Former Massachusetts Gov. Mitt Romney scored a commanding win in Florida Tuesday, but you’d never know it by listening to Newt Gingrich’s post-primary speech. The former House Speaker declined to congratulate Romney on his win, vowing to continue what has become a scorched earth campaign for the Republican nomination.
“We are going to contest every place and we are going to win,” Gingrich said Tuesday in front of a crowd of supporters holding signs that read “46 states left.”
Romney won 46 percent of the vote Tuesday to Gingrich’s 32 percent—a result the former Speaker said makes clear “this will now be a two person race between conservative leader Newt Gingrich and the Massachusetts moderate Mitt Romney.”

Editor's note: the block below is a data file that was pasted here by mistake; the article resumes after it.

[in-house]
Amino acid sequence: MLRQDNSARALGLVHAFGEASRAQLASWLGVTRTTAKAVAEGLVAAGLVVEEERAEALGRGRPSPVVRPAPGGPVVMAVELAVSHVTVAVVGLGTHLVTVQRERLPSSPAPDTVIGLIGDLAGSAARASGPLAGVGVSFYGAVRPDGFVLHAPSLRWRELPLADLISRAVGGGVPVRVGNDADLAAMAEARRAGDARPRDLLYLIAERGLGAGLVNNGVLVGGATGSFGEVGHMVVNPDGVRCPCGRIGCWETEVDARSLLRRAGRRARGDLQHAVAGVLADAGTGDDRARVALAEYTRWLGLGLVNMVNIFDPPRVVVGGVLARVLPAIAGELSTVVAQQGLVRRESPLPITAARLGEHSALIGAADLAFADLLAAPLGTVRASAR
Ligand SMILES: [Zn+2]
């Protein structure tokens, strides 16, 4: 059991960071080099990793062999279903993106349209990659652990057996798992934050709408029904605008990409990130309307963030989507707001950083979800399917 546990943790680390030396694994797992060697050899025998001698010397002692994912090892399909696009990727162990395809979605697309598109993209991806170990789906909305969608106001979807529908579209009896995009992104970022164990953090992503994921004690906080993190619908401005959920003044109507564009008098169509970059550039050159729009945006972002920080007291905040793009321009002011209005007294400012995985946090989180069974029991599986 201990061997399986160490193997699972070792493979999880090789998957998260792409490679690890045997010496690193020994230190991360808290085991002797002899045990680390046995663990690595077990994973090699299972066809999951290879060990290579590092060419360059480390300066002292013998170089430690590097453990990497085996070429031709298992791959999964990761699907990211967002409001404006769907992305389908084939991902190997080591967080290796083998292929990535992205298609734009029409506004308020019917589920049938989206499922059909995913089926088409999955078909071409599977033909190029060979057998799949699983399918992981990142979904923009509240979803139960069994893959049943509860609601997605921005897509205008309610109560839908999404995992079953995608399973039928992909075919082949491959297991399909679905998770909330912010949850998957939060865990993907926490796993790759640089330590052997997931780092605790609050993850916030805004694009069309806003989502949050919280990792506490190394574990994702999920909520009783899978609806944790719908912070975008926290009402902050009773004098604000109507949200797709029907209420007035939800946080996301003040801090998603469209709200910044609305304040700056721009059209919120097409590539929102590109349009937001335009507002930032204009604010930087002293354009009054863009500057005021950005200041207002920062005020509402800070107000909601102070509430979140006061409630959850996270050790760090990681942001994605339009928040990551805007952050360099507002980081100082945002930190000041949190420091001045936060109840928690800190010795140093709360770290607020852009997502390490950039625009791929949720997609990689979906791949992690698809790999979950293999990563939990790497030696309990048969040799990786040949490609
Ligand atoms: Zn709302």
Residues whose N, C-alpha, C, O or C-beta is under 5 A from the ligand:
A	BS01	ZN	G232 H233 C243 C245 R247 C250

It followed a nasty week on the campaign trail in Florida, which saw a final blitz of negative ads ahead of Tuesday’s vote. In the week before the primary, a full 92 percent of ads run in the state were negative, according to an analysis by Kantar’s CMAG. The vast majority of those ads were aimed at the former Speaker.
With Gingrich, former Sen. Rick Santorum and Texas Rep. Ron Paul all vowing to remain in the race, expect more of the same going forward. One GOP strategist warned subsequent contests will start “a vicious cycle of negativity” even as Romney tries to pivot to general election mode and preach Republican unity.
“In some ways they both went to the brink in Florida,” Republican strategist Fred Davis says of the fight between Romney and Gingrich. “The difference is that [Romney’s] brink isn’t as close to hell and damnation as Newt’s is.”
Davis, who produced ads for a pro-Jon Huntsman Super PAC this cycle, called Gingrich’s last-minute Florida efforts “sad.” Specifically, he targeted a late robocall from the Gingrich camp that accused Romney of denying Holocaust survivors kosher meals when he was governor of Massachusetts.
Says Davis: “I’m afraid poor Newt has just dissolved into desperation mode.”